How To Rip the Band-Aid Off
In a recent post, I encouraged you to “rip the band-aid off” when someone has to leave your company. When someone is the Wrong Person (doesn’t fit your Core Values and Culture), Wrong Seat (in a job they don’t GWC®, Get It, Want It, Capacity to Do It and we can’t fix it), or both, the reality is that they have to go.
As a leader, you’re there for the greater good of your business. Sometimes, helping someone out the door is what the greater good requires.
I need to ask for a little blind faith here, too. Releasing someone is, often, also for the greater good of the person who needs to leave. Being stuck in a company where you don’t fit, or in a job at which you can’t excel, is a terrible way to live. It’s your duty as a leader to make that conversation safe and to do everything you reasonably can do to help the person who doesn’t fit make a good transition.
The question is, how do you do it?
There are three things you need to do well in advance of any specific conversation.
- Get your head in a good place. Remember that there are very few truly bad people in the world. If you have one, you should fire them immediately and have security walk them to the door. But while bad people are rare, bad fits happen all the time. When it’s a bad fit, it’s just an issue that needs to be resolved. (It’s also an issue that you created by putting this person in their seat. So, let’s get over the tough-guy stuff and stop being angry at the person who needs to go. If you need to be angry at someone, look in the mirror.)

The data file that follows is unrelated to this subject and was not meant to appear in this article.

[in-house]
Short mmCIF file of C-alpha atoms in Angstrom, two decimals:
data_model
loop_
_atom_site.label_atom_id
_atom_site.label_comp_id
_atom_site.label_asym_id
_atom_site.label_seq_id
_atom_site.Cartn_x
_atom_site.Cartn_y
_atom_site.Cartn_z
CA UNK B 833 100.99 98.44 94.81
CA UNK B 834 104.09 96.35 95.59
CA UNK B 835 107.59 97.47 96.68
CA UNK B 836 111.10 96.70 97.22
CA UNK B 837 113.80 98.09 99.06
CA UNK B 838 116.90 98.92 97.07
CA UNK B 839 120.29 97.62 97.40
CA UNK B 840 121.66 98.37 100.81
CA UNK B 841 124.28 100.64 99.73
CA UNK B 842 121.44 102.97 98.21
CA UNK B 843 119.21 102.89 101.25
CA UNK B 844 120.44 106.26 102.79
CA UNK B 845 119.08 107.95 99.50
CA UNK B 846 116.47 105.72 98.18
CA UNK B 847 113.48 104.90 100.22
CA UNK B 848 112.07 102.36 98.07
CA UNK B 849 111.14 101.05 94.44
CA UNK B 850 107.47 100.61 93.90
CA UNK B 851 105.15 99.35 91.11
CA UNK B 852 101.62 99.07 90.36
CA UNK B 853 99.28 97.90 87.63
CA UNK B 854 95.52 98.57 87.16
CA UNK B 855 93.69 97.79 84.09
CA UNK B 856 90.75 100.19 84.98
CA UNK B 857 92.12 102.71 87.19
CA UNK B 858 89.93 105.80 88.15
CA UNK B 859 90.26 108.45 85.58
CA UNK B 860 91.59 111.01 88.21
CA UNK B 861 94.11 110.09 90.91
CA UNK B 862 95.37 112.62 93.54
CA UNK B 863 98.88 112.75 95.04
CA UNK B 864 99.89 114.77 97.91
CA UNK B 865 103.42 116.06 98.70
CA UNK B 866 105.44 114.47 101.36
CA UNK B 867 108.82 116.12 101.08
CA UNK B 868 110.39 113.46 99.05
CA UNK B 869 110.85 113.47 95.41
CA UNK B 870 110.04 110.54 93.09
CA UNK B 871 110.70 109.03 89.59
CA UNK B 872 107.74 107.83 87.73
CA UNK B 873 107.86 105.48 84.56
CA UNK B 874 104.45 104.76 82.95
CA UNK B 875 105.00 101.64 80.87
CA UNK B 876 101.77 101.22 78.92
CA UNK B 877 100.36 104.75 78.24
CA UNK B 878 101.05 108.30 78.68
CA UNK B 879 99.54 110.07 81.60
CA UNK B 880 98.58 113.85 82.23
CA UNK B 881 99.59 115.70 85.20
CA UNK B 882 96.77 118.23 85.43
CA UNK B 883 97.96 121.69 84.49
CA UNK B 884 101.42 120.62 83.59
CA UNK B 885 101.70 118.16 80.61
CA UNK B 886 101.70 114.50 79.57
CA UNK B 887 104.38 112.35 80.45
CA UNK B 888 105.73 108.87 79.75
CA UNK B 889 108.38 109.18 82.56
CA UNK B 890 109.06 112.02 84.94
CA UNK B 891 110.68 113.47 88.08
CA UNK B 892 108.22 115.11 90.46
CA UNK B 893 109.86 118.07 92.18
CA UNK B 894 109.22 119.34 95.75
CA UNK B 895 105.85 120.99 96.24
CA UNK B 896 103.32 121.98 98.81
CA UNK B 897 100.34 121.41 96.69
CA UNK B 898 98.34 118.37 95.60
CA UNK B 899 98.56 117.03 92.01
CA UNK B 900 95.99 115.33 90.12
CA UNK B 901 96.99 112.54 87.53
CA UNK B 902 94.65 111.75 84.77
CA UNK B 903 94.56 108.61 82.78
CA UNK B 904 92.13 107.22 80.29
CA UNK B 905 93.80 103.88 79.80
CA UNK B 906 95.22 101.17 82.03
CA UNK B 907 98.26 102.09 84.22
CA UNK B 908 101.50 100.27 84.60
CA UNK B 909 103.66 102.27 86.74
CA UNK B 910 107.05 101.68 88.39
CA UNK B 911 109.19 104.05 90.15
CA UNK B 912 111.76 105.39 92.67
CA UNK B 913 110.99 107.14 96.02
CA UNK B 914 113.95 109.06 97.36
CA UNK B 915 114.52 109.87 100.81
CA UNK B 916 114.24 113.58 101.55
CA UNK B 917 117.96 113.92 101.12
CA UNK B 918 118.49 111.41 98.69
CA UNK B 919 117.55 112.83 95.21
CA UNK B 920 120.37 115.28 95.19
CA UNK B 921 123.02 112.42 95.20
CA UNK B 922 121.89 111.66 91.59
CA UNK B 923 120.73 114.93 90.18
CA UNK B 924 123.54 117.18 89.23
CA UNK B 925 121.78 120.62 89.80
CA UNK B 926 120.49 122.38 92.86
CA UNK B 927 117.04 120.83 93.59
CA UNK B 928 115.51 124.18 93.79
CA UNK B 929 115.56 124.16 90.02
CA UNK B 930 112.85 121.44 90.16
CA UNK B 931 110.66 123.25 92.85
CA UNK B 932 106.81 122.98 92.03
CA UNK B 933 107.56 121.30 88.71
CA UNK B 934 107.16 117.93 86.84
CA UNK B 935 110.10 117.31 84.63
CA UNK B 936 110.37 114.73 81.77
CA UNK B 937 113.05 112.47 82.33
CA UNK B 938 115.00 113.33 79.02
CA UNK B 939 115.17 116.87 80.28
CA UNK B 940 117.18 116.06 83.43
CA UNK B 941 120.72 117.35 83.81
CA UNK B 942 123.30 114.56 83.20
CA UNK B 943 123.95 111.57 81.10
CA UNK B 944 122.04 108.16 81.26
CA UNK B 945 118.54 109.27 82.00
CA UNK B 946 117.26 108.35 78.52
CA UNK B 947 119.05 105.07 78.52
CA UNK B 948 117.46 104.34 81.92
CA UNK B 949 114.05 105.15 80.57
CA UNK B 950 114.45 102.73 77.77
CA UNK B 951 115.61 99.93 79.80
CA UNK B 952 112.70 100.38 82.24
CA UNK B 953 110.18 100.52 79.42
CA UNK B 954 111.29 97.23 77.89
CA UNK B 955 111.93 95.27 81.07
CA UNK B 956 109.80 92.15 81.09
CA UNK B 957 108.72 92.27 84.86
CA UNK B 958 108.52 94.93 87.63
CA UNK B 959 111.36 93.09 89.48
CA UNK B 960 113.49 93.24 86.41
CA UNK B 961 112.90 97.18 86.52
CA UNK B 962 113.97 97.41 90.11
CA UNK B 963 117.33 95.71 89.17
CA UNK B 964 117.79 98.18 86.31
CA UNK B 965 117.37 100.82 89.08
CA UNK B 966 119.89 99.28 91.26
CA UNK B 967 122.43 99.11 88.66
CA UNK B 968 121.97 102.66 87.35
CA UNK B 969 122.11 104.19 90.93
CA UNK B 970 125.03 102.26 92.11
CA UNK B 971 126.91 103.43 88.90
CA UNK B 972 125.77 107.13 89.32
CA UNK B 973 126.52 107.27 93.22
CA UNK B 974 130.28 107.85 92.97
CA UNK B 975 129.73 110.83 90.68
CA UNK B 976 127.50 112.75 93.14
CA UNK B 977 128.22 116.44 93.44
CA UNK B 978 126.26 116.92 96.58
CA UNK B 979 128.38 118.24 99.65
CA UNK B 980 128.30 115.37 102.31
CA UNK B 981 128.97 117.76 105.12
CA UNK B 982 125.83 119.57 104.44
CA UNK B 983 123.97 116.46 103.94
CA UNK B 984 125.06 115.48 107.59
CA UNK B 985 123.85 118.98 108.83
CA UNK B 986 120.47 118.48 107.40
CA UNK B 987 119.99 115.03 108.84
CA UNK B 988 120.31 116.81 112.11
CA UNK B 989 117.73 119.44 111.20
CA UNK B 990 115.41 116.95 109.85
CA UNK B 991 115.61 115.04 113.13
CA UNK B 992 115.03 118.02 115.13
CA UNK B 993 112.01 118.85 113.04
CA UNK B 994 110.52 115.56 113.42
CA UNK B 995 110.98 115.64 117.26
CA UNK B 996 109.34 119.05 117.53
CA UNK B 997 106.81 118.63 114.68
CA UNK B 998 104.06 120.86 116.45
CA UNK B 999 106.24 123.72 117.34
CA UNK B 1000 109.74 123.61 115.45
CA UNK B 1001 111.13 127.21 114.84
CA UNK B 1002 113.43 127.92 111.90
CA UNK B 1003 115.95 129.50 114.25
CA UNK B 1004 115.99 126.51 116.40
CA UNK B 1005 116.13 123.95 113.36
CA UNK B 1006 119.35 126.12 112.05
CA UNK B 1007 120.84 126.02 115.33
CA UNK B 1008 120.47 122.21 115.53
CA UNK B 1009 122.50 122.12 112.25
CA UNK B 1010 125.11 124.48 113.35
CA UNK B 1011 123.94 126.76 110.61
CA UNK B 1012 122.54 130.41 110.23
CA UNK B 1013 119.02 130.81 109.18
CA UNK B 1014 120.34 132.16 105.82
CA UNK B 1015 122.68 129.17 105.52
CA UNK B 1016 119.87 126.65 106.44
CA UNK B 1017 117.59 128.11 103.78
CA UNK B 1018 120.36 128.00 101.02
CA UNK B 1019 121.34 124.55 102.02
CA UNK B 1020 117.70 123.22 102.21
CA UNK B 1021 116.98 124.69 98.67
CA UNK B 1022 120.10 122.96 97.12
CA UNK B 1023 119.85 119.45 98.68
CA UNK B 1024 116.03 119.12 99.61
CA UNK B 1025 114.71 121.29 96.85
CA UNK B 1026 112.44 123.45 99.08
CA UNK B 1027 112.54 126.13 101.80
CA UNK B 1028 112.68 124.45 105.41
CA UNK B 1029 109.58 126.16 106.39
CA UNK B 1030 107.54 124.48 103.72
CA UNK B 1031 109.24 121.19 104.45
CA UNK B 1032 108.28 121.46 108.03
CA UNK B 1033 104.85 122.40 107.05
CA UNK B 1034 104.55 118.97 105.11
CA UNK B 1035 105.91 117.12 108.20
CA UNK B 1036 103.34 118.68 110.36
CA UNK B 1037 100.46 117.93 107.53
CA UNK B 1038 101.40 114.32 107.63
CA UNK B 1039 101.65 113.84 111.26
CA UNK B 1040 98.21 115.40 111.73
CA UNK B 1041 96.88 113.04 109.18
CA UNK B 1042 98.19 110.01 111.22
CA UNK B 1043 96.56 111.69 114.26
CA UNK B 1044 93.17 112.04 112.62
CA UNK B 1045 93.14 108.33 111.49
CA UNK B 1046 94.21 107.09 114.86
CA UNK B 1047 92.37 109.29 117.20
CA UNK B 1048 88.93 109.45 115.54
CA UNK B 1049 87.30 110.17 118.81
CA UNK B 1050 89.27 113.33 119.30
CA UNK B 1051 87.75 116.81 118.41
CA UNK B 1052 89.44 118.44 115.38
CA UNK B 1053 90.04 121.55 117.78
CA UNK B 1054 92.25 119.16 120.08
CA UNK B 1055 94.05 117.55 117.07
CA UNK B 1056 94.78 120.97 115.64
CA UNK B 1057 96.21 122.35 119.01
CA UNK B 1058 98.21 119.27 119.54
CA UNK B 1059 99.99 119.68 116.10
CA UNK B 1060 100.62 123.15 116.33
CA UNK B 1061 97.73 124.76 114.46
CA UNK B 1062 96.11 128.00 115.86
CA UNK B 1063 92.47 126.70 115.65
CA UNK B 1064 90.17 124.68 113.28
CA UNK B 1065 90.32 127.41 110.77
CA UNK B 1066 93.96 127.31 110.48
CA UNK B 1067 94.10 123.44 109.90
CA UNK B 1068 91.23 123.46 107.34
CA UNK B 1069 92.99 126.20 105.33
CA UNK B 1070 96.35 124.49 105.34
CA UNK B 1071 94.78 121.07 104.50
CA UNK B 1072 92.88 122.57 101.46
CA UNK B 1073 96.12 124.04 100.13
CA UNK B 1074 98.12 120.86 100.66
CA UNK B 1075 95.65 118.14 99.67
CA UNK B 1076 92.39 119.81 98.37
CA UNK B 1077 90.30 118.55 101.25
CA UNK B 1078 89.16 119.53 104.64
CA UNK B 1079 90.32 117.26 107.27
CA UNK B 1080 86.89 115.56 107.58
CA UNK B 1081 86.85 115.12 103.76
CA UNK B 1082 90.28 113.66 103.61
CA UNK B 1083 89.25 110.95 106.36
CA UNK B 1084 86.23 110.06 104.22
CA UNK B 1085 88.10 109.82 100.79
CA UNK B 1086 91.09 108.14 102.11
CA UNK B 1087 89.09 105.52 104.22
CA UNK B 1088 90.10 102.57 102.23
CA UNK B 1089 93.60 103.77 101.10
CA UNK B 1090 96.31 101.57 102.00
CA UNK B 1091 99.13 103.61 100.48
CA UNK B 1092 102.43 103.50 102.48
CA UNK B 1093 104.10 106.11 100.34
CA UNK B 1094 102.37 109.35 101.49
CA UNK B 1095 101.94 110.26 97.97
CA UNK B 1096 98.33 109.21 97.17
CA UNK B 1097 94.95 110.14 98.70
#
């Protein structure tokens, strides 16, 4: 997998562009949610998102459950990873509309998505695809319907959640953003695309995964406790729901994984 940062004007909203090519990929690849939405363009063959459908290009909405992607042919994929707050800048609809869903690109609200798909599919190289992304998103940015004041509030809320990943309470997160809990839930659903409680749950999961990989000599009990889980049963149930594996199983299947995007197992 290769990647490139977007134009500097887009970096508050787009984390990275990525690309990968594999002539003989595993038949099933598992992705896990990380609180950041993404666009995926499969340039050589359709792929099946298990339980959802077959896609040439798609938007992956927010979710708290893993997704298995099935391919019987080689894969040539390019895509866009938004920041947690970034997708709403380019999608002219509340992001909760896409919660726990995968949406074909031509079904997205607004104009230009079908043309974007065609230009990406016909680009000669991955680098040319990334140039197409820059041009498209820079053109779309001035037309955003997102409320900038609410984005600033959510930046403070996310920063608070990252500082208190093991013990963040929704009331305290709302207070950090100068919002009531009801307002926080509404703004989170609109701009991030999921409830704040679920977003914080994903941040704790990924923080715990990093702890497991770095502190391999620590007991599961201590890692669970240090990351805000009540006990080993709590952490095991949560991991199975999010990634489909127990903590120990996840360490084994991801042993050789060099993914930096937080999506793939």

- Create an environment in which it’s safe to have conversations about fit and possible departure. People who don’t fit almost always know it but are afraid to talk about it for fear that they’ll get fired on the spot and lose their income. Get rid of that fear by making sure your people know you care about their well-being. This includes caring enough to be honest with them and to help anyone who needs to go, exit with their dignity intact.
- Provide feedback along the way. It should never come as a surprise to someone that they are falling below the bar on either Core Values or job performance. The EOS® 5-5-5 conversation (quarterly feedback on values, GWC and Rocks) is a great way to do this.
If you do those things, the actual conversation is relatively easy. You need to be prepared with some data—at least three specific examples of performance deficits, feedback from other employees about Core Values violations, etc.
Then tee the conversation up like this: “This doesn’t seem to be going very well. I’m not happy and, from what I can tell, I don’t think you’re happy, and the company isn’t getting what it needs. Living with this isn’t an option. Our only choices are to fix it or end it. What do you think we should do?”
Try it. You may find that those 36 hours of pain aren’t actually all that painful.